Some traps to avoid:
- Don’t start trying to fix your test cases one-by-one. This is a trap. Coding interviews are not like this. Take a step back and think about the correctness of your solution. If it is mostly right, think of edge cases. If the test cases are just not realistic to solve in 45m, just skip the question altogether after understanding the gist.
- Do not start coding unless you think of the solution first…
Oh and remember to have fun! Solving coding problems makes you sharper in general and that’s not a bad thing.
Later on, I started doing mock interviews with a friend, which helped me talk through the problems out loud while solving them on paper. Thinking out loud is a skill that needs to be acquired.
Ask a friend to pick a problem completely at random, and then solve it on the spot. Then ask not only for technical feedback, but also qualitative feedback. Soft skills are super important to make sure the interviewer understands your thought process and feels like they would want to work with you.
Here is a guideline for taking an interview in general:
- Before coding, think of the solution and explain your thought process clearly.
- State your assumptions and clarify (e.g. I’m assuming the input is clean so I can move on, or I’m assuming I have this function available to me).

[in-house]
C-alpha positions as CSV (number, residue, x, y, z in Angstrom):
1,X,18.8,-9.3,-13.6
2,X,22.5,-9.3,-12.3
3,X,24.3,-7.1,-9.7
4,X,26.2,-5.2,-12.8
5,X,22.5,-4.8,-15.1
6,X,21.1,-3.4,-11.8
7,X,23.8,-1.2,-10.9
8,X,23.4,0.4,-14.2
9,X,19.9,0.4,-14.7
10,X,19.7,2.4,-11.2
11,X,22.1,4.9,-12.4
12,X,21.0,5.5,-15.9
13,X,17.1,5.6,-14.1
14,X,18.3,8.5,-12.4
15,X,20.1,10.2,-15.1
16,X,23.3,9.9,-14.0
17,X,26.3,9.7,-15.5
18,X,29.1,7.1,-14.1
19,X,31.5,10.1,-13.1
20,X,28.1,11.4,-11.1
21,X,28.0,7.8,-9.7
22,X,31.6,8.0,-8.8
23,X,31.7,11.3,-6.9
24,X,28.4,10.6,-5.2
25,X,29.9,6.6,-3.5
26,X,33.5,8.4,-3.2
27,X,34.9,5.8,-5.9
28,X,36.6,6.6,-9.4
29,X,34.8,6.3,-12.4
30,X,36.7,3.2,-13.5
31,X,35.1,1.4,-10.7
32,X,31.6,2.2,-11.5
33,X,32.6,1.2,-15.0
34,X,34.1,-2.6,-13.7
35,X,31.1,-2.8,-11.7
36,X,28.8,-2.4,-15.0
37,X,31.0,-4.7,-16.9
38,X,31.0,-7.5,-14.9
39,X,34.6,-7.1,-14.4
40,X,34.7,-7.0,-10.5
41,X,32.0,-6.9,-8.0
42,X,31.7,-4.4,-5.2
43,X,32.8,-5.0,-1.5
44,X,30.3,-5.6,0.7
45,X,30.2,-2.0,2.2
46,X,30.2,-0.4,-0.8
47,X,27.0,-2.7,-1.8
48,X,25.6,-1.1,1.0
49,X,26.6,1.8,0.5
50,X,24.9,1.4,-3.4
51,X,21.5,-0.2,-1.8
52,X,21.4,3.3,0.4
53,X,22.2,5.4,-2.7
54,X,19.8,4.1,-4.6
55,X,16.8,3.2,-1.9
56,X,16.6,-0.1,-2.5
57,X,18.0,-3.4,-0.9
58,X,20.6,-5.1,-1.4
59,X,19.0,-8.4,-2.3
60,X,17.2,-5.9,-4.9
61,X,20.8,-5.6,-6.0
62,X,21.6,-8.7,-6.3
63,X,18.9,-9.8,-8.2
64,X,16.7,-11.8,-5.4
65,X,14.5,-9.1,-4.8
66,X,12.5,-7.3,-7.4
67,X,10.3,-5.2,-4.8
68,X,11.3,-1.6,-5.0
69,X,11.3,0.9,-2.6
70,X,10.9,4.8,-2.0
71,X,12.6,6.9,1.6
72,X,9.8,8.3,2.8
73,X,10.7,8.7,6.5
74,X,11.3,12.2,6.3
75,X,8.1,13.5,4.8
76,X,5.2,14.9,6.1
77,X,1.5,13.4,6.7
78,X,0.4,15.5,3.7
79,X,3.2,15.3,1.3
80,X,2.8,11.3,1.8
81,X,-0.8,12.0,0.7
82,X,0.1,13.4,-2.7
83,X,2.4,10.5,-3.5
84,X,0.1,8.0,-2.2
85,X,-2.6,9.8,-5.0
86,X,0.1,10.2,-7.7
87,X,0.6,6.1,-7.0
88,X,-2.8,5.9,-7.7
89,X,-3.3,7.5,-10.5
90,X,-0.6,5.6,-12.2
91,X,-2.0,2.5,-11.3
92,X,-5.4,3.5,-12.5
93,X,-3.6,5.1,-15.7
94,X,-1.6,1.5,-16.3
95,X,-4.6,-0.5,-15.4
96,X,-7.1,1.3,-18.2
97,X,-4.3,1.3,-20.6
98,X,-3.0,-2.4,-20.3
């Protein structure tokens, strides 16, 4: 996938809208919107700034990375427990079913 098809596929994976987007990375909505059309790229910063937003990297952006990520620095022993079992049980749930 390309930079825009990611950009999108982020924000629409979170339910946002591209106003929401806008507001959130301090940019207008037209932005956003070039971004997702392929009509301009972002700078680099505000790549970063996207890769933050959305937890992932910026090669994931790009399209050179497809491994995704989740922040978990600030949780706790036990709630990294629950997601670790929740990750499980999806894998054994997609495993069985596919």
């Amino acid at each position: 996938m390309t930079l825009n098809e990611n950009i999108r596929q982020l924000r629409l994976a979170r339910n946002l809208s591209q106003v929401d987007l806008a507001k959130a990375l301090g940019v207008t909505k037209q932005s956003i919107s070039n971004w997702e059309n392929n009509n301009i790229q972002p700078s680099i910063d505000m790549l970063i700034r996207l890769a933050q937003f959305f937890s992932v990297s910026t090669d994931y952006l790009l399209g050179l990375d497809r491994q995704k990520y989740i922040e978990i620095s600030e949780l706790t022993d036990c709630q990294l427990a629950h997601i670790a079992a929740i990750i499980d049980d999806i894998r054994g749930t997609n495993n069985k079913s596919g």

- Remember to state the runtime and space complexity.
- State the edge cases and describe tests that you would write.
Mock interviews are about getting feedback, improving, and staying humble.
Arguably, the best way to prepare for the system design interview is to acquire real life experience. That’s sort of why these questions are asked to begin with.
I was lucky enough to shadow real interviews at my current company. I also did mock interviews with several co-workers and had worked quite a bit on ML systems, pipelines, and deployment strategies.
Nevertheless, system design interviews can still be prepared for thoroughly, especially through mock interviews. That’s why I’d be happy to mock interview anyone that pings me :).
There are a couple of sources you can read to understand the core concepts: the system-design-primer and Grokking the System Design Interview. I couldn’t find anything better unfortunately, but I also compiled a short list of core concepts here that might be helpful.
The ML design is the most ambigious interview because ML is an extremely broad subject. I was lucky enough to have conducted several ML Design interviews at my company. To make sure I wasn’t caught by suprise, I made over 100 Anki cards about core ML concepts.
I found this paper to contain essential knowledge to answer any search/ranking/recsys question in an efficient manner.
I still use Anki daily and I highly recommend it.
There you have it.
The skeleton for passing an MLE interview can be found above. I don’t recommend anyone spend their time studying any of it; but if you fall into the trap, then this is a good blueprint for what some call “success.”
Don’t be surprised if the best thing you get out of studying is falling in love with Anki. :D